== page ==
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State Government
NC Medicaid Updates Policies to Address COVID-19 PDF Print E-mail
State Government
By Administrator   
Thursday, 12 March 2020 07:56
NC Medicaid is implementing several policy changes in response to COVID-19 to slow the spread of the virus, support healthcare providers and protect more vulnerable North Carolinians. The policies, which will go into effect March 13, address pharmacy benefits, supplies and access to care and are designed to facilitate access for patients experiencing COVID-19 symptoms and to limit close contact for routine care, particularly for those at higher risk of severe illness. 
People at higher risk of severe illness are adults over 65 years of age, those with underlying health conditions including heart disease, lung disease or diabetes, and people with weakened immune systems.
Policy updates include:
Supporting Access to Care
Home Visits. Medicaid has existing clinical policies to reimburse for home visits. Providers are encouraged to conduct home visits, especially for vulnerable populations and group living. 
Co-pays. Providers are reminded that co-pays are not required at the time of the office visit; a Medicaid patient should never be turned away for inability to pay a co-pay. 
Virtual Consultation. Providers will be able to bill Medicaid for evaluations provided virtually by telephone for established patients who: 
Are actively experiencing mild symptoms of COVID-19 (fever, cough, shortness of breath) or to assess prior to going to the emergency department, urgent care or other health care facility.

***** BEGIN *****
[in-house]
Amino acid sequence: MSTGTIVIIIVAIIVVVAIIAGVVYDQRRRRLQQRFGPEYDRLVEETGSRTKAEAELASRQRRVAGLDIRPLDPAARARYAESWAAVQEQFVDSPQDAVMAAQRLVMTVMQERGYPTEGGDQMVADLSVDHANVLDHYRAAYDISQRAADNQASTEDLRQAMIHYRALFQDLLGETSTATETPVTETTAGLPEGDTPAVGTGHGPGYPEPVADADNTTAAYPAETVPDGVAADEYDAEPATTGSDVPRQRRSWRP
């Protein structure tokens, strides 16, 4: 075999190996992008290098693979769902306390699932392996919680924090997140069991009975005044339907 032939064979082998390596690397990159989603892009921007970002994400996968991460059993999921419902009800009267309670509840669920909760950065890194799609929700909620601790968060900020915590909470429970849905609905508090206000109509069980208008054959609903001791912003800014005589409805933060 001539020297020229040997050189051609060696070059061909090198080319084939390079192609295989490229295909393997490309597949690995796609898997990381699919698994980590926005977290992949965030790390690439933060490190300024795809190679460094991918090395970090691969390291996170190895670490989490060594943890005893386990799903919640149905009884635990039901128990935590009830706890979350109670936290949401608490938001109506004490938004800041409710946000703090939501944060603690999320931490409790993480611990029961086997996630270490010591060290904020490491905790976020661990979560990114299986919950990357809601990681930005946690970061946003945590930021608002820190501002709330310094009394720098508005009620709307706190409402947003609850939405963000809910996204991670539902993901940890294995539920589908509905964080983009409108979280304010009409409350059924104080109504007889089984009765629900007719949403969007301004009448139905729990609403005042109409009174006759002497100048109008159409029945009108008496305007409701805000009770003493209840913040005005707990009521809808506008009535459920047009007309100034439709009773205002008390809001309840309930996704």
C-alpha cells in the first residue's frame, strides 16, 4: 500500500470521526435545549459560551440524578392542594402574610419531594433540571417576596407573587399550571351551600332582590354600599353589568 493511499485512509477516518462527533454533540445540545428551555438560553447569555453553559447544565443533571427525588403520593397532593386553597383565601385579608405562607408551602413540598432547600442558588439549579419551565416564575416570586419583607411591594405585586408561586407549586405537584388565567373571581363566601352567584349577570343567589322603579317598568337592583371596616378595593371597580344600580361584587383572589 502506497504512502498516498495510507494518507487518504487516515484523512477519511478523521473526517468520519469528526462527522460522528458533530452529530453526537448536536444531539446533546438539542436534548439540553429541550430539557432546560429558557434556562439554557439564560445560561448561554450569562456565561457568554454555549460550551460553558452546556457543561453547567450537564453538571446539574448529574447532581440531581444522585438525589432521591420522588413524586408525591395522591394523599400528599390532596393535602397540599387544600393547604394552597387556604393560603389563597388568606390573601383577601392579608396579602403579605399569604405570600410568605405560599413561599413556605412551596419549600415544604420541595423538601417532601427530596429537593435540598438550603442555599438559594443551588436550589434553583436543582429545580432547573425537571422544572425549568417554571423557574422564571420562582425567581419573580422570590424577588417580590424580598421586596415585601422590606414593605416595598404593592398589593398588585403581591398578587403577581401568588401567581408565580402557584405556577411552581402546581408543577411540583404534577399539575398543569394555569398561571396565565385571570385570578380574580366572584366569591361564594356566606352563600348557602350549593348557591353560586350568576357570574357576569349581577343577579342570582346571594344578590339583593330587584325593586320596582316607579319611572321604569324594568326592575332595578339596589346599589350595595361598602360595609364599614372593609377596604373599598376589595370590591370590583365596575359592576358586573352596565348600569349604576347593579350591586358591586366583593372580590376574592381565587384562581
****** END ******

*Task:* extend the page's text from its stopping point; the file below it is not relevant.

Need routine, uncomplicated follow up and who are not currently experiencing symptoms of COVID-19.
Would benefit from behavioral health assessment and management.
Limiting In-Person Pharmacy Interactions
Supply Quantity. Medicaid beneficiaries will be able to access longer supply of prescribed medicine. 
Beneficiaries will be allowed to obtain a 90-supply of prescribed medicine, excluding controlled substances, for both generic and brand-name drugs. NC Medicaid has removed the 30-day wait requirement to qualify for a 90-day supply.
Early refills will be allowed to coordinate care. 
Beneficiaries can receive an extended 14-day emergency supply of medicines that require a prior authorization (up from a 3-day supply).
Providers are encouraged to write prescriptions for a 90-day supply and pharmacies are encouraged to fill 90 day supplies whenever possible
Access to Needed Medicines. NC Medicaid will be tracking pharmaceutical supplies to respond quickly to modify the Preferred Drug List for Medicaid as needed.
Accessing Medical Supplies 
Providers of medical equipment and supplies may be reimbursed for providing masks to ill patients who require frequent transportation or attend public places for treatment such as dialysis.
Providers will not need prior authorization in order to initiate new orders for oxygen and related respiratory supplies.
If medically necessary, oxygen equipment and supplies, respiratory assist devices, CPAPs and ventilators that typically require prior authorization may be provided to beneficiaries without first seeking prior authorization.
These new Medicaid policies will go into effect March 13. Additional details and guidance will be available online at www.medicaid.ncdhhs.gov/coronavirus. 
Last Updated on Thursday, 12 March 2020 07:58
Broome Out...Watkins In At SEANC PDF Print E-mail
State Government
By Administrator   
Wednesday, 11 March 2020 10:40

The State Employees Association of North Carolina announced today the hiring of Ardis Watkins as the organization’s first female Executive Director in its 73-year history.

Watkins has worked as a lobbyist and Director of Government Relations for SEANC since January 2001, and worked at the N.C. Department of Labor as the Director of Employment Mediation for eight years prior to joining the SEANC staff.